WASHINGTON — U.S. lawmakers want acting Defense Secretary Patrick Shanahan to explain the long-term plan for troops at the southern border, how much those deployments cost and what toll it will take on military readiness.

In a letter to Shanahan obtained by Defense News, a group of 11 House Democrats ask how the border deployments could align with the National Defense Strategy’s focus on Russia and China.

“Troop deployment levels appear to have been chosen not based on an assessment of an action threat, but instead based on the status of negotiations for a border wall,” the letter said.

“What conditions on the ground must be met to merit withdrawal from the border?”

The letter’s authors also condemned President Donald Trump’s plan to use military construction funds to build his border wall, beyond the $1.4 billion Congress approved for border security.

Since Trump declared a national emergency on the border earlier this month, the White House has identified $3.6 billion in military construction funds for the Department of defense to potentially tap, as well as $2.5 billion in drug interdiction funds.

The letter is set to be made public Tuesday, but the louder message will likely come from the vote in the Democratic-led House to cancel the emergency declaration, also on Tuesday.

Trump is likely to prevail in the end since he could use his first-ever veto to kill the measure if it passes Congress, but the White House is seeking to minimize defections among the president’s GOP allies to avoid embarrassment.

“I hope our great Republican Senators don’t get led down the path of weak and ineffective Border Security,” Trump tweeted on Monday. “Without strong Borders, we don’t have a Country — and the voters are on board with us. Be strong and smart, don’t fall into the Democrats `trap’ of Open Borders and Crime!”

During a hearing on the topic last month, DoD officials and Republicans on the House Armed Services Committee argued that the military presence along the southern border isn’t improper or even unusual, noting that past presidential administrations have sent troops to assist border patrol agents.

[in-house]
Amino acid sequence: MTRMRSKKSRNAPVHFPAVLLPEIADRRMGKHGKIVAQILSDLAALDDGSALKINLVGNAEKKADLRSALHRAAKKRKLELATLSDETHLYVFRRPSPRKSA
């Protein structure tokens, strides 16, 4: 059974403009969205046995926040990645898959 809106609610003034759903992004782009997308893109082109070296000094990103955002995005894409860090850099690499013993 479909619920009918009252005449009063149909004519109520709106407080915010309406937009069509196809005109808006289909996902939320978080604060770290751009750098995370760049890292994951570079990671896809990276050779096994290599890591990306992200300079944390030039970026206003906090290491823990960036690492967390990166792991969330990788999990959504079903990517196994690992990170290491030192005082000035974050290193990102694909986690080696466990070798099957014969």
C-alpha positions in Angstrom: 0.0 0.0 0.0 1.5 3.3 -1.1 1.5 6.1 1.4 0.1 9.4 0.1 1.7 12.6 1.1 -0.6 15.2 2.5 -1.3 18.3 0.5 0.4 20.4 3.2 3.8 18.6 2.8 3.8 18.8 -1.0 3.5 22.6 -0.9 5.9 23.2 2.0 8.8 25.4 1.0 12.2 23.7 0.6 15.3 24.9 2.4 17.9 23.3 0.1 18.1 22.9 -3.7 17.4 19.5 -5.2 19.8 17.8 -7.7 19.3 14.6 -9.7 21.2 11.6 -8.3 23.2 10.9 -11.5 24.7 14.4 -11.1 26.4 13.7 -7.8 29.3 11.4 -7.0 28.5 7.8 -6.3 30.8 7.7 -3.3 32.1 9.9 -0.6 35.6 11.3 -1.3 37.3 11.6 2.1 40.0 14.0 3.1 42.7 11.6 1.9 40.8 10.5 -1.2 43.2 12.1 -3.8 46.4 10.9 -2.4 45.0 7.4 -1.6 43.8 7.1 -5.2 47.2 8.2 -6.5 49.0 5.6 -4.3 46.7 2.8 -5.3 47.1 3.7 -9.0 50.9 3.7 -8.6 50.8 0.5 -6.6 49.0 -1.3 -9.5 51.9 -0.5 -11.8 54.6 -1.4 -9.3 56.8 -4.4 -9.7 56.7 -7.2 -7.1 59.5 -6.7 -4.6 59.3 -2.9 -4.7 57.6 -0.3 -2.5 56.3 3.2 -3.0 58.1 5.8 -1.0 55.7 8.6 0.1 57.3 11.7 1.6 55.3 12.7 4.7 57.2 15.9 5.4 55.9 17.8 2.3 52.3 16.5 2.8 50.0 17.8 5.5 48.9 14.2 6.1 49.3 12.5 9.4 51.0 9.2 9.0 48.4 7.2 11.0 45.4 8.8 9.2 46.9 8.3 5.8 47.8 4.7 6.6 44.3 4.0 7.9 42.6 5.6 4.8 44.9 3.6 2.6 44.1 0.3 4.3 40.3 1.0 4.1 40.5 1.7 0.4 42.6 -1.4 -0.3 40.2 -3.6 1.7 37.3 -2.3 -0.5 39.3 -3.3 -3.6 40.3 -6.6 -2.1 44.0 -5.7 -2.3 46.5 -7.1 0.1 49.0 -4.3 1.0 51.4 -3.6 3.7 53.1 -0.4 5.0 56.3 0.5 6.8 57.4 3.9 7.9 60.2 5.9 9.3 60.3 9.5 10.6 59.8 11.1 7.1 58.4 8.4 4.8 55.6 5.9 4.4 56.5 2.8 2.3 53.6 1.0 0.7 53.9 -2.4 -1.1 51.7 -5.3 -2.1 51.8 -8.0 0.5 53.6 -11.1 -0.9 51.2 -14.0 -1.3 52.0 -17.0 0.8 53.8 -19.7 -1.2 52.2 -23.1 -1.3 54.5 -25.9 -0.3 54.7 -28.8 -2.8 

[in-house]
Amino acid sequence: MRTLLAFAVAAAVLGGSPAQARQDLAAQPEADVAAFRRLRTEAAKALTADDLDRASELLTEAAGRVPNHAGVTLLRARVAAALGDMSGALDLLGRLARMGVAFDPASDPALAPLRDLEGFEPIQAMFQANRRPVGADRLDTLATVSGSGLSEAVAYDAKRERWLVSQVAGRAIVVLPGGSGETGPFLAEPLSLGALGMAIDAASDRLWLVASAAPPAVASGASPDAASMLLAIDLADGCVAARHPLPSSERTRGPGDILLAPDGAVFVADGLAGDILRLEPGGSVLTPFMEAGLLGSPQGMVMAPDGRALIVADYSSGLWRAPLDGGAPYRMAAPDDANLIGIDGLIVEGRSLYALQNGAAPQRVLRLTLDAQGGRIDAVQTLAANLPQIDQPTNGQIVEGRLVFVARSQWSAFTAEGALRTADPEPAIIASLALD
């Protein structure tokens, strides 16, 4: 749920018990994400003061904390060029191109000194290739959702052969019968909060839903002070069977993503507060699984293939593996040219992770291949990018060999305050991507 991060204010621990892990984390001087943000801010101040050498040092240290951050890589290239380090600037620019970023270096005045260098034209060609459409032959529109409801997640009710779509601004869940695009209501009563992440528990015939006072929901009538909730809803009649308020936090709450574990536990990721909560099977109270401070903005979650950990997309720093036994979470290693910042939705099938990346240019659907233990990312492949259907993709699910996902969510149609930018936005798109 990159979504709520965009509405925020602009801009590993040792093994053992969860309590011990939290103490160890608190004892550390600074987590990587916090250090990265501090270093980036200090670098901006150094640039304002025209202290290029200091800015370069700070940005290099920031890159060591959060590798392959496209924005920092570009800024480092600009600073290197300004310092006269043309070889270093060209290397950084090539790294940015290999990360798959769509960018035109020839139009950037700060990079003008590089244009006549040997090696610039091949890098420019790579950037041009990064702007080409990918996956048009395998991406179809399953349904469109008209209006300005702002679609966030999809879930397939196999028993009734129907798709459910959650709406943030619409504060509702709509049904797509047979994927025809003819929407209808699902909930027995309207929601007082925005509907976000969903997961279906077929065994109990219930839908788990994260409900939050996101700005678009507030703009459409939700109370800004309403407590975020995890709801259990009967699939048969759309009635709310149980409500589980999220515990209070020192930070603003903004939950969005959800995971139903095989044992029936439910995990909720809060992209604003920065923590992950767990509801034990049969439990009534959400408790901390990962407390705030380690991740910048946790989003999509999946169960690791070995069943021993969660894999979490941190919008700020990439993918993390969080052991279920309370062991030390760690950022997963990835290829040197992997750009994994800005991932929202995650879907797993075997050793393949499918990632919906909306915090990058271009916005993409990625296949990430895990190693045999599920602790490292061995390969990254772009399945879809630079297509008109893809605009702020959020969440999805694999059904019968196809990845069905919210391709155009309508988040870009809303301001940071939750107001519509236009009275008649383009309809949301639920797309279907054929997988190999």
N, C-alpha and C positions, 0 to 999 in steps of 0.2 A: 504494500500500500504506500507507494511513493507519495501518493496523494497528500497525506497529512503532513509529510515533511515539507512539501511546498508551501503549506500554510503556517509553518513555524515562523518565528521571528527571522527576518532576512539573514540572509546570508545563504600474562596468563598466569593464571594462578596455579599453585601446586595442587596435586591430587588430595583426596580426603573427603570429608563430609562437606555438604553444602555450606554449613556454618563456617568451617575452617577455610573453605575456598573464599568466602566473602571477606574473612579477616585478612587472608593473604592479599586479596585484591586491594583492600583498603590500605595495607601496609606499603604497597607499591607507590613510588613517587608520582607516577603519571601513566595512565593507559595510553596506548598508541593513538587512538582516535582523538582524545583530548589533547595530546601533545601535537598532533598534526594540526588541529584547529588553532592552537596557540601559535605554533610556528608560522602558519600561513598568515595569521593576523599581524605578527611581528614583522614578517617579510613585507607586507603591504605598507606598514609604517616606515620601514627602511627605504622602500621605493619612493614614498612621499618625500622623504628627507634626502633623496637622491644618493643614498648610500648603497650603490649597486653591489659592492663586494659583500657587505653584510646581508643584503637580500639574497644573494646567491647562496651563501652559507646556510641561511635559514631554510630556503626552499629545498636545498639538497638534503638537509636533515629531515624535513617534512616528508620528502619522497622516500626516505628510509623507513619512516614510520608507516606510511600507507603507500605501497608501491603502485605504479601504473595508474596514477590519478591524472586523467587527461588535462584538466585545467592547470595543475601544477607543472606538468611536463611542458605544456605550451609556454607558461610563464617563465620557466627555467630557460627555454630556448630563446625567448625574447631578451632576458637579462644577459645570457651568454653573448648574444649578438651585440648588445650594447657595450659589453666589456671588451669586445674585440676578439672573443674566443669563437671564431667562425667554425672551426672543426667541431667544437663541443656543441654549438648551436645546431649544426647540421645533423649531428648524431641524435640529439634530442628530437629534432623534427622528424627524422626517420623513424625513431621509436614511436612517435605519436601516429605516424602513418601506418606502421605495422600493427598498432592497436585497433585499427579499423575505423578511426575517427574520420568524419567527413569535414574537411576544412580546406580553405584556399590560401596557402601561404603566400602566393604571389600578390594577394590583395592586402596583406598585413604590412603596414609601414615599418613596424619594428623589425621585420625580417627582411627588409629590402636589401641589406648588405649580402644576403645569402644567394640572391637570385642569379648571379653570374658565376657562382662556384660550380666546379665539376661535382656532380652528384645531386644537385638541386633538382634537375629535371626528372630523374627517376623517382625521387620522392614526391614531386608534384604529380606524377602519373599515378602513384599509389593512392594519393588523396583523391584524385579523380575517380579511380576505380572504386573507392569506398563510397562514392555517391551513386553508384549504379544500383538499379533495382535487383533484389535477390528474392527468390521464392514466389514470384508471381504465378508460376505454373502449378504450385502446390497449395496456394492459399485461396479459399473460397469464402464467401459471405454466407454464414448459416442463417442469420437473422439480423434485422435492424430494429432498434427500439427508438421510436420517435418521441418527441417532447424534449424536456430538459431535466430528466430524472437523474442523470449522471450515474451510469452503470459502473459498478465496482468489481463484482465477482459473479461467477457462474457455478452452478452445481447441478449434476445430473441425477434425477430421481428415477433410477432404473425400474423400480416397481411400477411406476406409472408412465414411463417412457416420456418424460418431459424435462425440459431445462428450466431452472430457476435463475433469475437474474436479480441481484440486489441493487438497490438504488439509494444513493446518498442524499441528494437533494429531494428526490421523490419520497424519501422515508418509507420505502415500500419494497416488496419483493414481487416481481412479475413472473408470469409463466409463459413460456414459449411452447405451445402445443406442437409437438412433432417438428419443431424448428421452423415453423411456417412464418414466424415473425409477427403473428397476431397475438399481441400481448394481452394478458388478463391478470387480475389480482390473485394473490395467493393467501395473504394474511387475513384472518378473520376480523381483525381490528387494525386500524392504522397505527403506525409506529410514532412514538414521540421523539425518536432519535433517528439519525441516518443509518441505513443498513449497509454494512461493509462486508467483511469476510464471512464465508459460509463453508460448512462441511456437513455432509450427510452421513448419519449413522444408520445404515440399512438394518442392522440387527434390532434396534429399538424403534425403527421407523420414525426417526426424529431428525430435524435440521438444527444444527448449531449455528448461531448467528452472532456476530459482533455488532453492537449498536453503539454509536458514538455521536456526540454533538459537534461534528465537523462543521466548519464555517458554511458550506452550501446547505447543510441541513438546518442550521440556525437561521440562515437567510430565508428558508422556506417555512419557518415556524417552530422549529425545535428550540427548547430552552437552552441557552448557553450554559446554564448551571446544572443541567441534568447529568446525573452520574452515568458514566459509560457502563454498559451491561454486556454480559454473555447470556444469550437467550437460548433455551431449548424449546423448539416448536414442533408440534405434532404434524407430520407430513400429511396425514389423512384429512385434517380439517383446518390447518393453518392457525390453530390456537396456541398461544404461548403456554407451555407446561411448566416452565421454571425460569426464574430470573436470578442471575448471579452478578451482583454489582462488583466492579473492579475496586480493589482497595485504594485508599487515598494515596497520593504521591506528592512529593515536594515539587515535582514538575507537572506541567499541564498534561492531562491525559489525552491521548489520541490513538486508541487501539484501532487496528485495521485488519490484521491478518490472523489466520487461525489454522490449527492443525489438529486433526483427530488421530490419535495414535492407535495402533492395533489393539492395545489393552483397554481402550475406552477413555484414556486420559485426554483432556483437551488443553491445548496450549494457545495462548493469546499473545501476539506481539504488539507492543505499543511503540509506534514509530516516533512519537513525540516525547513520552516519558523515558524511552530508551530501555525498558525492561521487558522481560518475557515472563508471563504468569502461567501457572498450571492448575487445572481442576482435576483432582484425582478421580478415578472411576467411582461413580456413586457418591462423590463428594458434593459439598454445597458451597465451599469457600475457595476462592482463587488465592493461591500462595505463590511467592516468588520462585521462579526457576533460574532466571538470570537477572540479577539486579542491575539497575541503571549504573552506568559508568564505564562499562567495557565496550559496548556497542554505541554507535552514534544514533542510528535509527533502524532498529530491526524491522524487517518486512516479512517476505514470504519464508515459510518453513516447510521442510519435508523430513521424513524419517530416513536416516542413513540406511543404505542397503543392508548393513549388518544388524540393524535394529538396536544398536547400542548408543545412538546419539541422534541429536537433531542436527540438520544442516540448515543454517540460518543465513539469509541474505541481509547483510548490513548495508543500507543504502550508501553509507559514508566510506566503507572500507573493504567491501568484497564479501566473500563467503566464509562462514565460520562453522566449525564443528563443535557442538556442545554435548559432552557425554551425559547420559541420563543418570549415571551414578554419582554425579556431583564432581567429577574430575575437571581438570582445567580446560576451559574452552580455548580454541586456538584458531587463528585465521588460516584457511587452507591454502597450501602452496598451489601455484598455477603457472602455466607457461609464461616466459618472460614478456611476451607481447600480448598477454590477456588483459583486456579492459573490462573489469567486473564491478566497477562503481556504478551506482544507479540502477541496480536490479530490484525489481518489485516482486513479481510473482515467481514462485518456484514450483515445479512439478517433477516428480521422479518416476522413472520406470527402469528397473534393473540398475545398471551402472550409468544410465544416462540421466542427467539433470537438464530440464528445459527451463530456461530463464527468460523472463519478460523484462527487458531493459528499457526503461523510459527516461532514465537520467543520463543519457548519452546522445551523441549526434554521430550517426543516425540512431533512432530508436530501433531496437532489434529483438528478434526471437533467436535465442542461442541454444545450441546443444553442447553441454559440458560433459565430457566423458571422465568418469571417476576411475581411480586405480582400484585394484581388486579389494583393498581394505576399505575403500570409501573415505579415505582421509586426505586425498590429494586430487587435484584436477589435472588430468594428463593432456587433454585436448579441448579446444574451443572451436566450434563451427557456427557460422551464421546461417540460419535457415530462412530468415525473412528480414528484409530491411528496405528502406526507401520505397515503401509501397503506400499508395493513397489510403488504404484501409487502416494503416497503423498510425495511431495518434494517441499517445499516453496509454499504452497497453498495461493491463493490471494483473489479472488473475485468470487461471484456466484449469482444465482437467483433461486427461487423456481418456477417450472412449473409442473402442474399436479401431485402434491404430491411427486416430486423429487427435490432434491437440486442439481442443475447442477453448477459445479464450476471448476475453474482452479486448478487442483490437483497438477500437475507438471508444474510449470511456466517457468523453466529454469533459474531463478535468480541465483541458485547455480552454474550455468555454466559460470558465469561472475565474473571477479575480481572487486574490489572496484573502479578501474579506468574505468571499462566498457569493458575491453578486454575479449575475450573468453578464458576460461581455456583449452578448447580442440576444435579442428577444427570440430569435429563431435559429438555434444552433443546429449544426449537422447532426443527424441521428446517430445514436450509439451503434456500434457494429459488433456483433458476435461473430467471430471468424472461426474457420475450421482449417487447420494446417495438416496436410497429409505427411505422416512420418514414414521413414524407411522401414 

The director of operations for the Joint Staff, Vice Adm. Michael Gilday, said then that active-duty units were being rotated out every six to eight weeks in an effort to minimize the impact on readiness and reset concerns. He said several units will miss company-level training requirements because of the mission, “but we believe we can replace that.”

The letter’s signatories — Reps. Anthony Brown, Salud Carbajal, Gilbert Cisneros, Veronica Escobar, Ruben Gallego, Deb Haaland, Katie Hill, William Keating, Bobby Rush, Mikie Sherill and Mike Thompson — argue there is no emergency, partly citing Pentagon officials who testified they were unaware of a terrorist threat on the border.

The lawmakers also express concern "the diversion of drug interdiction and military construction funding may adversely affect counter terrorism activities and quality of life improvements that our servicemembers and their families rely on.”

They asked for the Pentagon’s estimate of the costs to date and the remainder of fiscal 2019.

The Pentagon acknowledged Feb. 22 that the 5,000 military personnel deployed to the southern border would grow to roughly 6,000 by March 1. Of those, 2,100 are National Guard troops and the rest are on active duty.

In FY18, the Pentagon spent $132 million on active-duty support along the border, and $103 million on the National Guard presence. The DoD estimates it will spend an additional $448 million in FY19 on both National Guard and active duty-supported border security.

Tara Copp and Leo Shane III contributed to this report.

Joe Gould was the senior Pentagon reporter for Defense News, covering the intersection of national security policy, politics and the defense industry. He had previously served as Congress reporter.

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